When popular Bollywood actor Deepika Padukone went ahead and joined students protesting against the recent violence on the Jawaharlal Nehru University (JNU) campus, Twitter was divided against two camps – one supporting her, and the other dissing her for what they called a ‘cheap publicity stunt’ she pulled off. Celebrities including Sonakshi Sinha, Anurag Kashyap, Konkana Sen Sharma, Richa Chaddha, and Anurag Kashyap stood by her, lauding her for taking up a staunch stand against violence. Recently, her name cropped up in a drug-related case that is inextricably being linked to the Sushant Singh Rajput case. A few bits of WhatsApp messenger chats from 2017 are being used as evidence to question her on the usage of soft drugs.
Deepika, along with actresses Sara Ali Khan, Shraddha Kapoor and Rakul Preet Singh, has been summoned by the Narcotics Control Bureau (NCB) that aims to probe deeper into the matter. Since drug laws in India are questionable and marijuana is used extensively for different purposes in the form of CBD oils, occasional recreational purposes, as well as religious purposes, the cases against these actresses are ambiguous and loosely based without any concrete evidence. This seems like essentially an effort to construct a divisive sentiment among plebeians towards the so-called ‘elites’ of the country, which include Bollywood. Besides, silencing the anti-establishment voices of Bollywood (an industry which entertains millions around the country and abroad) is a stepping stone to using the avenue of the democratic art form of cinema to push the authoritarian agenda of the government. Bollywood must be made more ‘sanskari’ and ‘patriotic’ and be made to fall in line with the government’s hardline nationalist politics.
However, this is not a solitary incident in the history of India’s democracy, but rather one in the long list of accusations against celebrities/people who spoke against the establishment.
Kishore Kumar and Manoj Kumar
Long back, in 1976, when the Emergency was in full force in the country, Kishore Kumar was boycotted by Doordarshan and the All India Radio at the order of the then-Information & Broadcasting minister, Vidya Charan Shukla. The ban on Kumar was revoked only when the Emergency ended in 1977 and Indira Gandhi was voted out of power. The singer had drawn the government’s ire when he refused to sing for radio or TV, as well as refusing to perform at a Youth Congress rally in Mumbai.
Manoj Kumar, who was initially a supporter of the Emergency, eventually emerged as one of the most powerful voices of dissent when he refused to direct a pro-Emergency documentary that the government approached him with. Of course, he had to pay the price for it. Merely two weeks before his movie, Shor was to hit the theatres, it was telecast on Doordarshan, thereby making it a failure at the box office. He also had to go through lengthy and expensive court proceedings, when his film, Dus Numbri was banned. However, he won the case, becoming the first and only filmmaker in the country to win a case against the Emergency.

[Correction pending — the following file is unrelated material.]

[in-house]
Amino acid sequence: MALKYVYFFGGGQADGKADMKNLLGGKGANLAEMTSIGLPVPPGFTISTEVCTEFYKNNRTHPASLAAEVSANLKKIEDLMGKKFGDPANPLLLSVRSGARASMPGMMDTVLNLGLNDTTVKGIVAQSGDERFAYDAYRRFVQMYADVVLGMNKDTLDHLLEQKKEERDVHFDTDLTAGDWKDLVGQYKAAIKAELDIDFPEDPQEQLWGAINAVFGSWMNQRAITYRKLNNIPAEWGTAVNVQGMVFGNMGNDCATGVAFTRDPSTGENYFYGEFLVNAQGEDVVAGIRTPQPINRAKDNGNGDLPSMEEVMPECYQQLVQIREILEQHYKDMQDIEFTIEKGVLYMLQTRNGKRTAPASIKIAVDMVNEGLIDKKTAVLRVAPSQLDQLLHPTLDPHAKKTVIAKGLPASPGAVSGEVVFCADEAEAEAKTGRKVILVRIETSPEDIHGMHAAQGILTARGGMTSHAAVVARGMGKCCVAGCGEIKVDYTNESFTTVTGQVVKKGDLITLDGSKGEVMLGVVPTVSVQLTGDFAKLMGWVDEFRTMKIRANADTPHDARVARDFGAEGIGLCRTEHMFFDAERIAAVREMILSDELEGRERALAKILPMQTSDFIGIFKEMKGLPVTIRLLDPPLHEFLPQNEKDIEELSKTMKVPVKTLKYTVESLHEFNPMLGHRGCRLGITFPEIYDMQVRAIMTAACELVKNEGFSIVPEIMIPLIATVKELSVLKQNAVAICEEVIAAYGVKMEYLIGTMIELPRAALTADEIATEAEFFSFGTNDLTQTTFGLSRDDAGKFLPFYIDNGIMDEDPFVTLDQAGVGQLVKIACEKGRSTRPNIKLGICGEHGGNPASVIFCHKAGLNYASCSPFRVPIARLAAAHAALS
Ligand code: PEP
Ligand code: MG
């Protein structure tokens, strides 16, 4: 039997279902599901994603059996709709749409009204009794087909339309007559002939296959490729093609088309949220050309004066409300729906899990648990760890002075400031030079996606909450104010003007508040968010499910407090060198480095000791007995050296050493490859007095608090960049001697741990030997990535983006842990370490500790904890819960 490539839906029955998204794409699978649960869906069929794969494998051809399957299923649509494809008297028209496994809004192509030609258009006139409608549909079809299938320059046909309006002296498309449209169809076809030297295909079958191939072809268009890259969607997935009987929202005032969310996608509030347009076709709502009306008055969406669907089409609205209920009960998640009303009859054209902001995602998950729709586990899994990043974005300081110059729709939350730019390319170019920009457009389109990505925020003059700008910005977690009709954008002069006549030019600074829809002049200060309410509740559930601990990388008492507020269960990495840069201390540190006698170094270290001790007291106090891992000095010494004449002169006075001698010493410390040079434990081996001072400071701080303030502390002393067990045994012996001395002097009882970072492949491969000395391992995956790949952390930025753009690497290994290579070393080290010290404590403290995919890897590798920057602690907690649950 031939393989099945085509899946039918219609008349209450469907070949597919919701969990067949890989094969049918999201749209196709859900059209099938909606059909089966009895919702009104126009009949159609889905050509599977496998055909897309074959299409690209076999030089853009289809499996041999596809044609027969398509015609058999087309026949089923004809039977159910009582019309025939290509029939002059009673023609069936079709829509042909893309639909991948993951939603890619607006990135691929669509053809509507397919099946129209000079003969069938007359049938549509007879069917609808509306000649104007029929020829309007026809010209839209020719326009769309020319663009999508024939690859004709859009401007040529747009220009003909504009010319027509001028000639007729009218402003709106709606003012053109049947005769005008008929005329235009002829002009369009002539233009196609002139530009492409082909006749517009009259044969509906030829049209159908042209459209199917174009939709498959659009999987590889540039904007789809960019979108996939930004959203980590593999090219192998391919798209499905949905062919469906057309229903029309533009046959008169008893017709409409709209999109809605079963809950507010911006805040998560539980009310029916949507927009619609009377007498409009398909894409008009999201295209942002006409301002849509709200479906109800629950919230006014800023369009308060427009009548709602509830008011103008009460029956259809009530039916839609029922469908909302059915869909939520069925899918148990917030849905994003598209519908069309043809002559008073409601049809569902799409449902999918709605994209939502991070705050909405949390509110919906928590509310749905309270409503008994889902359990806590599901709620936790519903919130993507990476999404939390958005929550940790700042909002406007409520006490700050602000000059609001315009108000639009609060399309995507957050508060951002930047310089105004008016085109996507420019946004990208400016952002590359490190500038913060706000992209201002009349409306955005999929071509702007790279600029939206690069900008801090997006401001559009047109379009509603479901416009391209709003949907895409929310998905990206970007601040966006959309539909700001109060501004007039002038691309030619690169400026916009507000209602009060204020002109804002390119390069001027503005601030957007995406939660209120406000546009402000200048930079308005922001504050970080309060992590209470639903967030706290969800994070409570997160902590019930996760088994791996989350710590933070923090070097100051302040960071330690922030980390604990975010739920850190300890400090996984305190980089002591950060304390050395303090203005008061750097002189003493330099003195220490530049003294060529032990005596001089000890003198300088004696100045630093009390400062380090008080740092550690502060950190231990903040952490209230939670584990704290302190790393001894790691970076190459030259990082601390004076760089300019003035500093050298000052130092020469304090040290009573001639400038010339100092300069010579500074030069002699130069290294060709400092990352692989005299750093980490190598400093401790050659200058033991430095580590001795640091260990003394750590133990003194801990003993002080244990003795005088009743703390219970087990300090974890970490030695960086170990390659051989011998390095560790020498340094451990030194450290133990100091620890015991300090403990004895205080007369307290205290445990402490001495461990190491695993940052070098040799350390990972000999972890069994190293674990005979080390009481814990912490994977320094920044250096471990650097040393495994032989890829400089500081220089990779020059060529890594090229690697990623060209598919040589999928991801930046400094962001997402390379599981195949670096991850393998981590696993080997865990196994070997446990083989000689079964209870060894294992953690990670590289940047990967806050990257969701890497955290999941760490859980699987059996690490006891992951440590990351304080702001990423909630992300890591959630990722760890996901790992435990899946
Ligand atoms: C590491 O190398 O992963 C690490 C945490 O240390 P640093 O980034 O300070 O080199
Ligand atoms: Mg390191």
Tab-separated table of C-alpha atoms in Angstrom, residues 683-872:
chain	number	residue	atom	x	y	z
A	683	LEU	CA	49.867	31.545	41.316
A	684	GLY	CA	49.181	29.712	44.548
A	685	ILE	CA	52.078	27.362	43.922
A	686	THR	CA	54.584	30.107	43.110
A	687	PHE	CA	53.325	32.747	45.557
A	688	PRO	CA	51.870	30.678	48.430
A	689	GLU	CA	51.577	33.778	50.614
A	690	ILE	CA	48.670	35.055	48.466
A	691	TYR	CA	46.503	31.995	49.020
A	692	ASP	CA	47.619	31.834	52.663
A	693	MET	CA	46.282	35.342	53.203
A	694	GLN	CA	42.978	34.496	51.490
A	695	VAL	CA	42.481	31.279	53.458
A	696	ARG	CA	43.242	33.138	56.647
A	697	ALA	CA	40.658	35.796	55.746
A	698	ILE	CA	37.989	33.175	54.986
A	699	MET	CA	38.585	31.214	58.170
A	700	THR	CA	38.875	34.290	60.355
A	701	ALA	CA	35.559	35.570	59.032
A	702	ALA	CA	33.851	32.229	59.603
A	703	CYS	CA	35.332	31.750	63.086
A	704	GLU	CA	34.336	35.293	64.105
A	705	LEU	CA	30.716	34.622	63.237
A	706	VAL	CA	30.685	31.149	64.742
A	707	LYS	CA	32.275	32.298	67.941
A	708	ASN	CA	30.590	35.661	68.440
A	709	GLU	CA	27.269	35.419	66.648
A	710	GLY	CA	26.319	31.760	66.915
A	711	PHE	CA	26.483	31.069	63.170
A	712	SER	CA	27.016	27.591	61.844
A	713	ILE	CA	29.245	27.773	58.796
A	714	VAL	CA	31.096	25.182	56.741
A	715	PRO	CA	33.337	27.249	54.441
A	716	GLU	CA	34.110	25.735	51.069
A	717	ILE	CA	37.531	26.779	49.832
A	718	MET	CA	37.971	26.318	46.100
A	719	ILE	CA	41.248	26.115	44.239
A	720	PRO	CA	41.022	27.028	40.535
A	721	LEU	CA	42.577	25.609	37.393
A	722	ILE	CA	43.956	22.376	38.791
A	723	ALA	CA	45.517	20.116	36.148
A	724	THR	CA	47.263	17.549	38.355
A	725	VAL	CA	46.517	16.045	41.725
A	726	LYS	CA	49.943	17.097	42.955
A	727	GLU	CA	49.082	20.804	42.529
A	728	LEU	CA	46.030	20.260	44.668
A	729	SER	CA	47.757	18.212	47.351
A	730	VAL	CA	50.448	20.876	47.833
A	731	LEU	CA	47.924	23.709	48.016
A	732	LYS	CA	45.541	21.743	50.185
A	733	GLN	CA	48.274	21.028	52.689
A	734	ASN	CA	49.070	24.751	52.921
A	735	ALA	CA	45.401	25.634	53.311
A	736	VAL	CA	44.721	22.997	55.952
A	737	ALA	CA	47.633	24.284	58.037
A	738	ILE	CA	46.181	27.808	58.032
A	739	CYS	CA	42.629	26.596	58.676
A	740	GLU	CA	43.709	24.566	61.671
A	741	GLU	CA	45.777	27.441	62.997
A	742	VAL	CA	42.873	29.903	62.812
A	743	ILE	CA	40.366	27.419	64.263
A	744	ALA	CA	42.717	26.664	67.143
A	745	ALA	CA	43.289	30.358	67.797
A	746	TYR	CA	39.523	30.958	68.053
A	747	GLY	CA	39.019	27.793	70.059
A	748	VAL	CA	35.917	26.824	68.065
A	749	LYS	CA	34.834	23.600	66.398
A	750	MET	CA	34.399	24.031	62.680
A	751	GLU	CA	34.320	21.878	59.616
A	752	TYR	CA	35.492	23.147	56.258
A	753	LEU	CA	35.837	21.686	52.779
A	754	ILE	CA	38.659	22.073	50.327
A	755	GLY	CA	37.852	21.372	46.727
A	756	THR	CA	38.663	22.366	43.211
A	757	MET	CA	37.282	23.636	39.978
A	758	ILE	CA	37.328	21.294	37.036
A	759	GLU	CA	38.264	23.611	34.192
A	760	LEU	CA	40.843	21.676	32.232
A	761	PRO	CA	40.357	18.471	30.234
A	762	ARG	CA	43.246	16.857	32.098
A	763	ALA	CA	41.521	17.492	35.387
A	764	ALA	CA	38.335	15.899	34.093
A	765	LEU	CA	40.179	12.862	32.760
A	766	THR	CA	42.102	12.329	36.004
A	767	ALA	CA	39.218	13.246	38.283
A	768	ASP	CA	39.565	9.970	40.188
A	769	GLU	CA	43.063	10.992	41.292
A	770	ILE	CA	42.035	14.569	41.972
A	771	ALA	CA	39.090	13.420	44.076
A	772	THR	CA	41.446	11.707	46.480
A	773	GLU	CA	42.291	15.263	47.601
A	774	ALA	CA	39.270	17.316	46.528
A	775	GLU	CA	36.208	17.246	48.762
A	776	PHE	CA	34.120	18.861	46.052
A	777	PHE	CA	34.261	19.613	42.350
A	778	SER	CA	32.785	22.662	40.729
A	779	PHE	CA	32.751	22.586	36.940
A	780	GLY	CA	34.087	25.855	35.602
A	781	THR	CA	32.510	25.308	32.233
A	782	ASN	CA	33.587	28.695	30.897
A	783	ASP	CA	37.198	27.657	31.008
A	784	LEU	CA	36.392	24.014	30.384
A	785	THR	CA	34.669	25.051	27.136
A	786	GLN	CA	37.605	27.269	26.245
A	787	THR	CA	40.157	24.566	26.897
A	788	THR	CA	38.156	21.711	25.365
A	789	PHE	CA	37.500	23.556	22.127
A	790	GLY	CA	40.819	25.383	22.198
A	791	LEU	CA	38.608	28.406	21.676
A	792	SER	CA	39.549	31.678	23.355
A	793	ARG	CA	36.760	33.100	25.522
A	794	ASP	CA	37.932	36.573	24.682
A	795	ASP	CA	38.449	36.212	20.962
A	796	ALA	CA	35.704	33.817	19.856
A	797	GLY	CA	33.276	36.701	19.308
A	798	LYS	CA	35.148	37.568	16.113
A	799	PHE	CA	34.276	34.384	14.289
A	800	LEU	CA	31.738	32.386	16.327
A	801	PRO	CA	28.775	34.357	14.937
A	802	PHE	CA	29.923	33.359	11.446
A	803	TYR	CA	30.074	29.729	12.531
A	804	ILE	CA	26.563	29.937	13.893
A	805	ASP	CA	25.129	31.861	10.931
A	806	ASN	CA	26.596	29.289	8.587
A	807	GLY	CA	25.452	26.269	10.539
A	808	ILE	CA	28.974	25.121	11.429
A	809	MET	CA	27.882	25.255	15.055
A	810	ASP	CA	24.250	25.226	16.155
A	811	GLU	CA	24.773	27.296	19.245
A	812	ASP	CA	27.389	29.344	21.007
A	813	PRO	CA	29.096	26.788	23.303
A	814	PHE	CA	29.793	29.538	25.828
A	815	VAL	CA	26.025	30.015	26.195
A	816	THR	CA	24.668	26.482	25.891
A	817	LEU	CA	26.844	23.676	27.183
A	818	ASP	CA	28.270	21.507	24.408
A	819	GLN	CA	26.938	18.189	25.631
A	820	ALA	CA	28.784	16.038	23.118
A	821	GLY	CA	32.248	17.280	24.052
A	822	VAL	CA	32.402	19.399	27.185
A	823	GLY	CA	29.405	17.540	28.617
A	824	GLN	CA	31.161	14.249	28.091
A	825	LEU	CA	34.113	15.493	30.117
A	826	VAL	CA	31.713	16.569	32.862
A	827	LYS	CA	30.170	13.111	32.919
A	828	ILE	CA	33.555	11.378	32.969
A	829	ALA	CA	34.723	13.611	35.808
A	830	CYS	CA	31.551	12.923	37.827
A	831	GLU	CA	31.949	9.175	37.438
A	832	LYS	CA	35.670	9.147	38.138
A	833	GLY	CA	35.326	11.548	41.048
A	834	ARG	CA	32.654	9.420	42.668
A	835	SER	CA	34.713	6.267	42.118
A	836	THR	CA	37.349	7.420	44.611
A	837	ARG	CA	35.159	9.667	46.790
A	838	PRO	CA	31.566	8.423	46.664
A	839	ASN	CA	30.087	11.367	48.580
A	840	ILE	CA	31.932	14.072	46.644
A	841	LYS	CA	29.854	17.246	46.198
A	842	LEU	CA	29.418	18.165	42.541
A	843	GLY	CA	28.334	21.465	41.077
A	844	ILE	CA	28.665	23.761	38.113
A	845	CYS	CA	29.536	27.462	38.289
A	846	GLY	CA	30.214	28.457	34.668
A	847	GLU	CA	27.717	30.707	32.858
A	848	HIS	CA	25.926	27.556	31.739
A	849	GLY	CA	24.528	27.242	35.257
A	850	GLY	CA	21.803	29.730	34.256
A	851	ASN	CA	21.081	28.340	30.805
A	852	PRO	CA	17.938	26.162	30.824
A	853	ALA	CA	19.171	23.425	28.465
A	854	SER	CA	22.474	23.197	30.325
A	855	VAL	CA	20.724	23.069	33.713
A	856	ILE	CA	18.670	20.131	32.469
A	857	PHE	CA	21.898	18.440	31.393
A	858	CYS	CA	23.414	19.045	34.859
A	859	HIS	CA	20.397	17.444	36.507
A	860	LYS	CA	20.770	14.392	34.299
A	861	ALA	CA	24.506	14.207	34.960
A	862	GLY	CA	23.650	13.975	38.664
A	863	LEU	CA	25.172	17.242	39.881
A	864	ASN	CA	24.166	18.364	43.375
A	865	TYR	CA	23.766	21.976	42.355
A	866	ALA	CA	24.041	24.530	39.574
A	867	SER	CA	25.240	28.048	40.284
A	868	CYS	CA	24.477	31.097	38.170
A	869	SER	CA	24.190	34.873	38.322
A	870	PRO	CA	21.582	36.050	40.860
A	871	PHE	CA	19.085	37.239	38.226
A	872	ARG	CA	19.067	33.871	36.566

Dev Anand, Shatrugan Sinha, and others
Other celebrities bearing the brunt of speaking against the Indian government included actors like Dev Anand and Shatrugan Sinha who refused to comply with the government on different accounts. Both faced repercussions, as their movies were banned on Doordarshan.
Artists like Gulzar, Satyajit Ray, V. Shantaram and others supported these actors in their fight against the government.
Deepika Padukone, Pooja Bhatt, Anurag Kashyap, Swara Bhaskar, and others
Fast forward five decades and the situation has remained pretty much the same, or maybe become even worse. Besides educators, protesters, students, and human rights activists being rampantly arrested for speaking up against the government, celebrities too have come to be at the receiving end of state injustice. Actress Pooja Bhatt was among the first Bollywood personalities who openly expressed their opinion against the CAB.
Actress-turned-author Twinkle Khanna, in opposing the CAB also said, “Discrimination based on race, colour, caste, religion and other such social constructs in whatever form, goes against the fundamental moral integrity of the human condition.”
Actors Swara Bhaskar, Rajkumar Rao, Huma Qureshi, Dia Mirza, Ali Fazal, filmmakers, Anubhav Sinha, Kabir Khan, Vishal Bhardwaj and others also took to Twitter to protest against the CAB.
A couple of years earlier, Hindu nationalist groups had threatened Deepika Padukone with dire consequences, since her film, Padmaavat (2018) had a scene that included a dream sequence of a Muslim king wanting to be intimate with a Hindu queen played by Padukone. Mobs vandalised the film’s sets, setting back its production schedule.
For years, a sharp divide has existed between the government and the Indian film fraternity. Whoever spoke against the Establishment was eventually put in a spot with either personal threats or the destruction of their careers. It is because of this that even now, many Bollywood bigwigs have held themselves back in fear. We can just hope that, instead of using silence as ammunition against the Establishment, celebrities can actually come forward with their opinions without fear for retribution.
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